Tuesday’s workshop which was aimed at teaching the basics of responsible and effective seed collection was a success. Participants learned about collection techniques, identifying seed maturity, and proper storage. Three plants offered viable seed for collection: giant vetch (Vicia nigricans var. gigantea), cow parsnip (Heracleum maximum), and thimbleberry (Rubus parviflorus). We inspected a few seeds with a microscope – here’s giant vetch.
After collection and inspection, seeds were redistributed in a weed management project area that has been treated for Himalaya berry, a highly invasive non-native blackberry. Below Bob is spreading seeds on the restoration site. Here’s a link to the handout with germane information on seed collection. (Note: PDF document may take a few moments to load)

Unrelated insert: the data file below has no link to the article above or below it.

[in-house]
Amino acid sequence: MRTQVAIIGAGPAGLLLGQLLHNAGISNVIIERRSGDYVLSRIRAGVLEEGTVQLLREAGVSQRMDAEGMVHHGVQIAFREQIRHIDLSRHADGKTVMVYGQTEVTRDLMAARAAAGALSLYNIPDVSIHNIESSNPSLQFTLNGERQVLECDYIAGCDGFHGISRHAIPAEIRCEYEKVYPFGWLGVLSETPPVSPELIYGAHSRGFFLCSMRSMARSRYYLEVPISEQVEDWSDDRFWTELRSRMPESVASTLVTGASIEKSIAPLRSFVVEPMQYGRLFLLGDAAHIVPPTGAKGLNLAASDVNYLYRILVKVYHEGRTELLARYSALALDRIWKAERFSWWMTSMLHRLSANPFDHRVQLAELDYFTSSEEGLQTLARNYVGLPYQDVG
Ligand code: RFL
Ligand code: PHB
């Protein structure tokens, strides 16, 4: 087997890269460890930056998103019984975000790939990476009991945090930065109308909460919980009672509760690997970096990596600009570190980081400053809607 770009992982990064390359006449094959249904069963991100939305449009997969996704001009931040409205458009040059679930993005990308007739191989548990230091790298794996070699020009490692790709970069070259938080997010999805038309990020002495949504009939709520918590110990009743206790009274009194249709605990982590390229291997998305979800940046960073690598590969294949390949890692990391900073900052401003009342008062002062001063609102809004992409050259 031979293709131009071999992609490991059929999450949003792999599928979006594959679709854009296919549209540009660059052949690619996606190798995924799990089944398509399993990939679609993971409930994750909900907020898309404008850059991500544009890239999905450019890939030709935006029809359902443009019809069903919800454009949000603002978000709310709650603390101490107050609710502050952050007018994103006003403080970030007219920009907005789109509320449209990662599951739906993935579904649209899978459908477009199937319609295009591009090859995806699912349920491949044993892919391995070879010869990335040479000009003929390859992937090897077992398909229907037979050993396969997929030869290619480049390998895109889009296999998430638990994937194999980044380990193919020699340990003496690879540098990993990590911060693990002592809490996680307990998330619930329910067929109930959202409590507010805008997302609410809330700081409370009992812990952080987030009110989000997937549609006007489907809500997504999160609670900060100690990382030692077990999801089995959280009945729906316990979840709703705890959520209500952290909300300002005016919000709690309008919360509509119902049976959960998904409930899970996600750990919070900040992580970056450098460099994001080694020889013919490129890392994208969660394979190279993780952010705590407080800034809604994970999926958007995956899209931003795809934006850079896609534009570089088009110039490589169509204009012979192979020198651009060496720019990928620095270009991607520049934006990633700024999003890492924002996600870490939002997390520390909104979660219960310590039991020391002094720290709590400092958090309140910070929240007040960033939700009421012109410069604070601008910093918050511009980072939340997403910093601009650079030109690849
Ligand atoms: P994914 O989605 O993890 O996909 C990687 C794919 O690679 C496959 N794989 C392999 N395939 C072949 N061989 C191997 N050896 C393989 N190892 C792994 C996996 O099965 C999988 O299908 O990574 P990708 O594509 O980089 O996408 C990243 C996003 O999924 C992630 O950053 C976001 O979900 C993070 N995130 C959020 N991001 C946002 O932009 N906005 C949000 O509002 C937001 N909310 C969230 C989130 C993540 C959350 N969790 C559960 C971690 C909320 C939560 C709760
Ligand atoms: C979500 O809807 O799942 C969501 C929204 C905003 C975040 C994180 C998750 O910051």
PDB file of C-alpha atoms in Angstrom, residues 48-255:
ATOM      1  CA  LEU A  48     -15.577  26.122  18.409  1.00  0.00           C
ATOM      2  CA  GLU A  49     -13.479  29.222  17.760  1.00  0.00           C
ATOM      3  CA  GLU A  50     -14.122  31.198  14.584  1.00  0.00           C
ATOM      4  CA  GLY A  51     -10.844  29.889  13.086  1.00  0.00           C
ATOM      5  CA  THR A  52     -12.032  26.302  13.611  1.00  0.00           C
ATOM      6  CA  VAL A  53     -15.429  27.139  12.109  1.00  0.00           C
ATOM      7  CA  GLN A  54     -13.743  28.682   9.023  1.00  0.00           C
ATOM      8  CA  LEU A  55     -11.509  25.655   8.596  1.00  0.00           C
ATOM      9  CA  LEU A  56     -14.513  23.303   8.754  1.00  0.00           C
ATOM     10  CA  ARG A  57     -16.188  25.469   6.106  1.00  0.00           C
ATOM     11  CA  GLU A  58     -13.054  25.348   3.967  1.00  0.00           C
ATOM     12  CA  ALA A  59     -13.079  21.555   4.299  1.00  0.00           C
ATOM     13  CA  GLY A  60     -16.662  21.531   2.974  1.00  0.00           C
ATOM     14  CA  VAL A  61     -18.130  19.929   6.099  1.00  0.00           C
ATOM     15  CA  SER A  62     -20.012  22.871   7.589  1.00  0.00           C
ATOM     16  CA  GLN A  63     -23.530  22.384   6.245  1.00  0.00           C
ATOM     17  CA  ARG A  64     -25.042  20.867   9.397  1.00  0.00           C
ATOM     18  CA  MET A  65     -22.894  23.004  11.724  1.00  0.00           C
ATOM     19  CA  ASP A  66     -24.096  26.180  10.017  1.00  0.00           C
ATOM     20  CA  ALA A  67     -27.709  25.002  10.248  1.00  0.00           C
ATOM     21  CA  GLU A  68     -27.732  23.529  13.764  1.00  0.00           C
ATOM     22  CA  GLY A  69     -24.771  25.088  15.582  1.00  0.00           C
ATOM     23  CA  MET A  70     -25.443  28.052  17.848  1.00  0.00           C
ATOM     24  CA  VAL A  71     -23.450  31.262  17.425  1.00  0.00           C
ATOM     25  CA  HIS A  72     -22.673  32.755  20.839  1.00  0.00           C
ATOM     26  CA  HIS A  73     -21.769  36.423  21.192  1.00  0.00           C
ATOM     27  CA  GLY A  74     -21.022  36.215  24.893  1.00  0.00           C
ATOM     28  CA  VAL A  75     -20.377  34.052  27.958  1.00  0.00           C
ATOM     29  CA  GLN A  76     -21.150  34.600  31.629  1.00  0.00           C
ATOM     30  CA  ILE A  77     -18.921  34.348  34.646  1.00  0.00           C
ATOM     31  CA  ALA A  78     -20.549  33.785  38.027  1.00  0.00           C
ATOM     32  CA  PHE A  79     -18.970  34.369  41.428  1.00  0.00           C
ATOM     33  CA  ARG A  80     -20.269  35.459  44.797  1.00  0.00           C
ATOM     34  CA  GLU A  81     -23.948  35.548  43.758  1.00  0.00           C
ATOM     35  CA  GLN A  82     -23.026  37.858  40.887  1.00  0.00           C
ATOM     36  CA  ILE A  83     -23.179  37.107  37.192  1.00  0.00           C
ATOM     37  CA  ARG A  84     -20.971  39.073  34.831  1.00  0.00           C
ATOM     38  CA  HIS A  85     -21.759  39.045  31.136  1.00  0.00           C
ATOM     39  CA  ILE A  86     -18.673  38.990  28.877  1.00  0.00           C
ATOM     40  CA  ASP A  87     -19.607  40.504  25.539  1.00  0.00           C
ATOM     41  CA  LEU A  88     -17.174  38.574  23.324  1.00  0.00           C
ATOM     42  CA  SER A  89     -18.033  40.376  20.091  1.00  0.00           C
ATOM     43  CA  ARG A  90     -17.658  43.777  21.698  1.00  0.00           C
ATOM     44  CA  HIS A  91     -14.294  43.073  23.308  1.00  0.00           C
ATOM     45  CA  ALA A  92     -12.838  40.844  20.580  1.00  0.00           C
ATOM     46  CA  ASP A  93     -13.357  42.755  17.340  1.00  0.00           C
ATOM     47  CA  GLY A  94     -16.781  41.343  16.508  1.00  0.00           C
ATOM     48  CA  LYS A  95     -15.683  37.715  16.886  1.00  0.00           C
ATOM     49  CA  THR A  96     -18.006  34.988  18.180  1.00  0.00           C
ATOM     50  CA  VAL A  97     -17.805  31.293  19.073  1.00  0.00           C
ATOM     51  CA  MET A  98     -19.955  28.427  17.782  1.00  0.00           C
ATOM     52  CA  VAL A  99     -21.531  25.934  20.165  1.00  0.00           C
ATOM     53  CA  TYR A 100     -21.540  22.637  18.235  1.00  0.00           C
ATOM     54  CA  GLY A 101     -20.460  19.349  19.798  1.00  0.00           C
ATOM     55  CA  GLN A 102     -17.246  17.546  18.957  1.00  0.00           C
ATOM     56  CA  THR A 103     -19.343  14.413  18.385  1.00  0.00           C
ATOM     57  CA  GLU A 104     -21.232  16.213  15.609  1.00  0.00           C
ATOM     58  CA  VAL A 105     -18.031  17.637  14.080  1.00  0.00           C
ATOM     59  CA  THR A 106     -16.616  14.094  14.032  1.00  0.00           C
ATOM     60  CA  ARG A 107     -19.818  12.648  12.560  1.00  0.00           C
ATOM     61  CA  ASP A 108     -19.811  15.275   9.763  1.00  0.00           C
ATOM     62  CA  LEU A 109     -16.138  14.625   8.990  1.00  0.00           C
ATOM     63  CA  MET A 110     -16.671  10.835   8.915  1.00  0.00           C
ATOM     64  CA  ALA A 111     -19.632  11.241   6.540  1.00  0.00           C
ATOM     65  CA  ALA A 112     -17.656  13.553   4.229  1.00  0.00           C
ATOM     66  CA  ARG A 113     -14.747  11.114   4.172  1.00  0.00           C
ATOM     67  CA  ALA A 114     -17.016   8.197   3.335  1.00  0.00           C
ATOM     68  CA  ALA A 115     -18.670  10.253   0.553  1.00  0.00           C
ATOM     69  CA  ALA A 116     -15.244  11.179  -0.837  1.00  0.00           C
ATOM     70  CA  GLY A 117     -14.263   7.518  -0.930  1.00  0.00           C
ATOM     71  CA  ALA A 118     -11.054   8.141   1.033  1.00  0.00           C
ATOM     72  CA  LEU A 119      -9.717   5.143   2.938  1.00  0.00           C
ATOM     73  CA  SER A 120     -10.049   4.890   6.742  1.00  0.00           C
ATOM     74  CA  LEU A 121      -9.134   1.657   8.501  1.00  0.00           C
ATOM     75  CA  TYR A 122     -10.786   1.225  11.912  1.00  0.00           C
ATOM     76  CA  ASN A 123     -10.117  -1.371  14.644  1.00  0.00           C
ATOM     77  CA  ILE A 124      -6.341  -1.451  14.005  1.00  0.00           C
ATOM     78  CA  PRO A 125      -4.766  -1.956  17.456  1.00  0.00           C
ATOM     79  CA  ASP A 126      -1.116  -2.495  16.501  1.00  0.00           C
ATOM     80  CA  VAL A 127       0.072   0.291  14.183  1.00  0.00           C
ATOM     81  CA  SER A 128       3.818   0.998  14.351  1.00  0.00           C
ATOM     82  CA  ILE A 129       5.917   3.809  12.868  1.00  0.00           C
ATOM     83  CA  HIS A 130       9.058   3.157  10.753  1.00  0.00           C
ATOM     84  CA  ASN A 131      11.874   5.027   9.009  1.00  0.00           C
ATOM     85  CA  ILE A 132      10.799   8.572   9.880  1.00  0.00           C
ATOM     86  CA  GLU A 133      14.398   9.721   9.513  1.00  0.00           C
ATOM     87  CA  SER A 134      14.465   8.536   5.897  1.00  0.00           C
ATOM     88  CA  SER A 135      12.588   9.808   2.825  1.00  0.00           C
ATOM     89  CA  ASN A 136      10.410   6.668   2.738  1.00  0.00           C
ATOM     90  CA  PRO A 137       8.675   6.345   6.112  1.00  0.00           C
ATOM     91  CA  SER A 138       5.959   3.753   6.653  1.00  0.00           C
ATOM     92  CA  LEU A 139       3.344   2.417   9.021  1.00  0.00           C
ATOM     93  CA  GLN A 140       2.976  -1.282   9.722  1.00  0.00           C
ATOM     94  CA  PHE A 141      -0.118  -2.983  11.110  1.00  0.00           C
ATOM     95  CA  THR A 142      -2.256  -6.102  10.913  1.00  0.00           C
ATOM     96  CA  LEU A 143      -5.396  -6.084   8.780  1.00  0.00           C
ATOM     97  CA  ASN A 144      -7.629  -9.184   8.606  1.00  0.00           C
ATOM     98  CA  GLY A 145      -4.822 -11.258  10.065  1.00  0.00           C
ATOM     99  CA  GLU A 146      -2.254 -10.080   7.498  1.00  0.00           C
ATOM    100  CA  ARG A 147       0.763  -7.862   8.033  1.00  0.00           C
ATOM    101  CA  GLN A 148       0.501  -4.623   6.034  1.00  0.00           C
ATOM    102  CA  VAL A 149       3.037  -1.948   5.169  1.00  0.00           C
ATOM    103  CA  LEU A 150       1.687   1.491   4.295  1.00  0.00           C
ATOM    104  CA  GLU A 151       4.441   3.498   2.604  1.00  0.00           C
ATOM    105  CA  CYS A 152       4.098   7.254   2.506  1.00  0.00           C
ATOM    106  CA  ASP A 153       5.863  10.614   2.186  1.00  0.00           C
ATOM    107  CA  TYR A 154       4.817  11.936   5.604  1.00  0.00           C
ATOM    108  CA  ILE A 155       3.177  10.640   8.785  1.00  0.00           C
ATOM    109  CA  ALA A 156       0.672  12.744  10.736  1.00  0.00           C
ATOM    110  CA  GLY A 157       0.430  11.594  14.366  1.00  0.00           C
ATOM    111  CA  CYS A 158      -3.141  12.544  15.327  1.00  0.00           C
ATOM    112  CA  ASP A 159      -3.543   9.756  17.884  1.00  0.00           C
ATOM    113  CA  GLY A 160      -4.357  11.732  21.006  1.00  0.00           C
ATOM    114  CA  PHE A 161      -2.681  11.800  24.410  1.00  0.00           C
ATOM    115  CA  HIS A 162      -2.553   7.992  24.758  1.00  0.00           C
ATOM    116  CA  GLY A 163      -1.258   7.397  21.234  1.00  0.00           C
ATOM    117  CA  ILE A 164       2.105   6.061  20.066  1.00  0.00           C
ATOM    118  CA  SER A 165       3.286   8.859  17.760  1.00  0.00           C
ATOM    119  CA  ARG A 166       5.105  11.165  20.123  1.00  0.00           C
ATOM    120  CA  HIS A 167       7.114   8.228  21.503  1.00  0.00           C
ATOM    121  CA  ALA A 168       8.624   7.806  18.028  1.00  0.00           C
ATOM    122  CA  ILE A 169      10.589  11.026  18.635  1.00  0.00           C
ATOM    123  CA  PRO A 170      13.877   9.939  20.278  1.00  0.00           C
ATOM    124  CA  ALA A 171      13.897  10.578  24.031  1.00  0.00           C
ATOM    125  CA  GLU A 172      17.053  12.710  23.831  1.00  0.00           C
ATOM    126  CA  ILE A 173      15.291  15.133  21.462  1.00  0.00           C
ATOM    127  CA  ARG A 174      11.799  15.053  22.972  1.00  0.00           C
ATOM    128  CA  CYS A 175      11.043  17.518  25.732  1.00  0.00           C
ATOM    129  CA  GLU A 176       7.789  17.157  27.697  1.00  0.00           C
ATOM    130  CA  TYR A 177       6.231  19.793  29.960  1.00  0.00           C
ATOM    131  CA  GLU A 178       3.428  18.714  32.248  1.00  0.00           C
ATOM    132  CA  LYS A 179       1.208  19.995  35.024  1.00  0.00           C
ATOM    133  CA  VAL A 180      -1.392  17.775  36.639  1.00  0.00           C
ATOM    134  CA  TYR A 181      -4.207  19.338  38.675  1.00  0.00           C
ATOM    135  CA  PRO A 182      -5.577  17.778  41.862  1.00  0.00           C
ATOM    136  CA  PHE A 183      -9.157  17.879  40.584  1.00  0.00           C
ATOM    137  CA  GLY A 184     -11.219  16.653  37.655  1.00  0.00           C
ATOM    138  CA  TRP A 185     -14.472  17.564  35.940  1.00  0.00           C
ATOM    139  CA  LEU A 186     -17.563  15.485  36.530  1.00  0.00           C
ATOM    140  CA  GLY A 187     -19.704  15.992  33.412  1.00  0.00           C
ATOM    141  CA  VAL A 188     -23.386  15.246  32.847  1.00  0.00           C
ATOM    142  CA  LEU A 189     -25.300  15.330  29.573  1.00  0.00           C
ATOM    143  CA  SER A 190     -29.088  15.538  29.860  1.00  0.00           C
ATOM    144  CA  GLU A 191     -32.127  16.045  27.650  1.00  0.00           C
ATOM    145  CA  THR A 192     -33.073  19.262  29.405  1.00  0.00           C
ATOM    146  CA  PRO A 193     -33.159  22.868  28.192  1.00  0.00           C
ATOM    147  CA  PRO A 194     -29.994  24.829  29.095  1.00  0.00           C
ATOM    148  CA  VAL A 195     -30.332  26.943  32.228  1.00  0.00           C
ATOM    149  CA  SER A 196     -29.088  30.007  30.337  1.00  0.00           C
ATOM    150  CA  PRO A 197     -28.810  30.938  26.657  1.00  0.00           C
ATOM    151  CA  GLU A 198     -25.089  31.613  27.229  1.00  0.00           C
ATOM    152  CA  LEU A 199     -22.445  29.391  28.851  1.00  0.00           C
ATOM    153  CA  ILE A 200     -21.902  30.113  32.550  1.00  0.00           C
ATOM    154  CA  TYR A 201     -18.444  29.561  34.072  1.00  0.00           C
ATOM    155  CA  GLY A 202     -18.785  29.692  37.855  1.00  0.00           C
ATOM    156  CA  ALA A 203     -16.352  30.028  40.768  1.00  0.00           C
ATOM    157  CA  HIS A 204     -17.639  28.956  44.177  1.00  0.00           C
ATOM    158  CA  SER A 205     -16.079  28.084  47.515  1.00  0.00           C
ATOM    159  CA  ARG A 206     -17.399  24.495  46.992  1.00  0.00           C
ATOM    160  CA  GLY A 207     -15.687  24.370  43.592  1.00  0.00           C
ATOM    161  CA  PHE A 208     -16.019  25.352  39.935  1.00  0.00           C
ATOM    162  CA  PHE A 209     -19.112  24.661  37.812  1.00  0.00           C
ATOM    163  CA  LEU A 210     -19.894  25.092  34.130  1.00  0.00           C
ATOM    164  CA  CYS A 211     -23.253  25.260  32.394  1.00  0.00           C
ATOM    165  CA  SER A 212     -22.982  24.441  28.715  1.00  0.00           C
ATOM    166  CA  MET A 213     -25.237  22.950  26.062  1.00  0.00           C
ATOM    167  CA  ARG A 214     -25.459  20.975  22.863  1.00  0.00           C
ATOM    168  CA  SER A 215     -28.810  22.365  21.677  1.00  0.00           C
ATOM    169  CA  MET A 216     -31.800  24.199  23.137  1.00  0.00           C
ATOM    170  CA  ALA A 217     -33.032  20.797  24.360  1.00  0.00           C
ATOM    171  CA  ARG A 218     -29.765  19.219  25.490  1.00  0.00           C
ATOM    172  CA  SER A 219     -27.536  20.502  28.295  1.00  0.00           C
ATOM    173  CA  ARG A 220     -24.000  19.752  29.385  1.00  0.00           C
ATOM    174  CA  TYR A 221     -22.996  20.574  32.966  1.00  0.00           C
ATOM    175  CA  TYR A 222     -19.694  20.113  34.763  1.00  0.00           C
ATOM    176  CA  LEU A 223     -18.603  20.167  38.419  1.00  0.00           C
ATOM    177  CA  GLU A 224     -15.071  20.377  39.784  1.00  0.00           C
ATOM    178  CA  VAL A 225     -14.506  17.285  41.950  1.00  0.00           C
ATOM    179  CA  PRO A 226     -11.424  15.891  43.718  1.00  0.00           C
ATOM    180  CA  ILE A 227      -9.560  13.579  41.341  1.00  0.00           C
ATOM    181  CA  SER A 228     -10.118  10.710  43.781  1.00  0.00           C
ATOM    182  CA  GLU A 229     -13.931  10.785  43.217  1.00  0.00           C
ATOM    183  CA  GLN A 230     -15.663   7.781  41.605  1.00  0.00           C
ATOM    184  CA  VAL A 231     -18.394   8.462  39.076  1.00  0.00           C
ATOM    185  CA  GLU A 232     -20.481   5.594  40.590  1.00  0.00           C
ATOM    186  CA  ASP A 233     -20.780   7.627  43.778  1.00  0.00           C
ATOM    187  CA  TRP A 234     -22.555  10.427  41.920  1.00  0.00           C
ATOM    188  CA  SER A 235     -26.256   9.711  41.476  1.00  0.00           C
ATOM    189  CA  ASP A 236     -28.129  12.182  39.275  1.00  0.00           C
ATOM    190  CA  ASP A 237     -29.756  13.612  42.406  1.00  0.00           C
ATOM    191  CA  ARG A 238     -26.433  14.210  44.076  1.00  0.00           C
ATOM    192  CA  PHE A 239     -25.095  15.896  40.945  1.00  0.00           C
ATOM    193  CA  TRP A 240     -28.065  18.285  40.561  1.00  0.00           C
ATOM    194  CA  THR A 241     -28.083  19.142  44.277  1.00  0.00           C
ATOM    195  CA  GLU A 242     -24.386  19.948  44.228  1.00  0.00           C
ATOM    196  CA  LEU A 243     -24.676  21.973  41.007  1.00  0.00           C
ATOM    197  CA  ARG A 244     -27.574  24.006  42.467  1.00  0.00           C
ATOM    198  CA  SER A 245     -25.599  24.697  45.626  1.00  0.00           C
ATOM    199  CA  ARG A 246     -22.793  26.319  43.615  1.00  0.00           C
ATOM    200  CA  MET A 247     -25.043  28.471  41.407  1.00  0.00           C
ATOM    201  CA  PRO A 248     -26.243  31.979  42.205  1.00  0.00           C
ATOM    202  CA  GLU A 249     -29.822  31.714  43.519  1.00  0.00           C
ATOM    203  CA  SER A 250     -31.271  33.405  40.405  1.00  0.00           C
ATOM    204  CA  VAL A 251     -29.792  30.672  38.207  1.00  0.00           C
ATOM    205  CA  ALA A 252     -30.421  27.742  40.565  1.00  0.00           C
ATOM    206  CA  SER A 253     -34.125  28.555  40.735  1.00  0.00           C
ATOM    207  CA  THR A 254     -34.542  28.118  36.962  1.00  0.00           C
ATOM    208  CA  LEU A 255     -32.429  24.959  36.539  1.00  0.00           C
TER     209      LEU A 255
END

Here’s a brief summary of the day from an attendee:
Lech was incredible—sorry I could not stay I was able to contribute by gathering quite a few seeds on the uppermost part of the trail from theVicia nigricans gigantea. Your group’s work and the planting project are outstanding and I like Lech’s very locavore emphasis.
I had never been to Garber Park. I was excited to see Acer negundo, Fraxinus, Alnus rhombifolia, lots of invading Epipactis helleborine and tons of Ash –Fraxinus along with cream bush Holodiscus, lots of fairy bells-Disporum hookeri, Dryopteris , Elymus, bromes and Juncus—not to mention 2 kinds of Solanums- blue witch and a white flowered solanum. I think Garber Park has fascinating diversity. I admire your fight against the dreaded Himalayan Blackberry and you and your group have done an incredible job on the park. – A.S..